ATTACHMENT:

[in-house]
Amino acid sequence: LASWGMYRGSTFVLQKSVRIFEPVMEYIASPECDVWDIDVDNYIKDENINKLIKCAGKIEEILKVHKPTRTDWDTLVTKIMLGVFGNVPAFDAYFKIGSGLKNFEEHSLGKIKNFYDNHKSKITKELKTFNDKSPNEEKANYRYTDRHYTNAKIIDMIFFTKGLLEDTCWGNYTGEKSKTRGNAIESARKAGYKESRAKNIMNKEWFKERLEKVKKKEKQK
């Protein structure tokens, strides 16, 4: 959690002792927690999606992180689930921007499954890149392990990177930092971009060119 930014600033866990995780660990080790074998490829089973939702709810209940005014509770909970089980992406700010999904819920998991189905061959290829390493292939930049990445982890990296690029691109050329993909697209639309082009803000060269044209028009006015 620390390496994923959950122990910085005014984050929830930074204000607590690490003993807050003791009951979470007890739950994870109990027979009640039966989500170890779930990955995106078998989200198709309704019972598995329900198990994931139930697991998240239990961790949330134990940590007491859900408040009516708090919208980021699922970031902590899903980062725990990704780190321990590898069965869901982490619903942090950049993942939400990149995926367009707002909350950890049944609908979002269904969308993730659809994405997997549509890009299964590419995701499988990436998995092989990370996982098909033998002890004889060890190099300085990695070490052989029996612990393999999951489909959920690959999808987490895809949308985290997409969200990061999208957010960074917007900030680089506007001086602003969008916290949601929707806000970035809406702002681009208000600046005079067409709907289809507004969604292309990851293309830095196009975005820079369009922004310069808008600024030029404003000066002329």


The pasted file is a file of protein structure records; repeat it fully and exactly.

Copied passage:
[in-house]
Amino acid sequence: LASWGMYRGSTFVLQKSVRIFEPVMEYIASPECDVWDIDVDNYIKDENINKLIKCAGKIEEILKVHKPTRTDWDTLVTKIMLGVFGNVPAFDAYFKIGSGLKNFEEHSLGKIKNFYDNHKSKITKELKTFNDKSPNEEKANYRYTDRHYTNAKIIDMIFFTKGLLEDTCWGNYTGEKSKTRGNAIESARKAGYKESRAKNIMNKEWFKERLEKVKKKEKQK
């Protein structure tokens, strides 16, 4: 959690002792927690999606992180689930921007499954890149392990990177930092971009060119 930014600033866990995780660990080790074998490829089973939702709810209940005014509770909970089980992406700010999904819920998991189905061959290829390493292939930049990445982890990296690029691109050329993909697209639309082009803000060269044209028009006015 620390390496994923959950122990910085005014984050929830930074204000607590690490003993807050003791009951979470007890739950994870109990027979009640039966989500170890779930990955995106078998989200198709309704019972598995329900198990994931139930697991998240239990961790949330134990940590007491859900408040009516708090919208980021699922970031902590899903980062725990990704780190321990590898069965869901982490619903942090950049993942939400990149995926367009707002909350950890049944609908979002269904969308993730659809994405997997549509890009299964590419995701499988990436998995092989990370996982098909033998002890004889060890190099300085990695070490052989029996612990393999999951489909959920690959999808987490895809949308985290997409969200990061999208957010960074917007900030680089506007001086602003969008916290949601929707806000970035809406702002681009208000600046005079067409709907289809507004969604292309990851293309830095196009975005820079369009922004310069808008600024030029404003000066002329």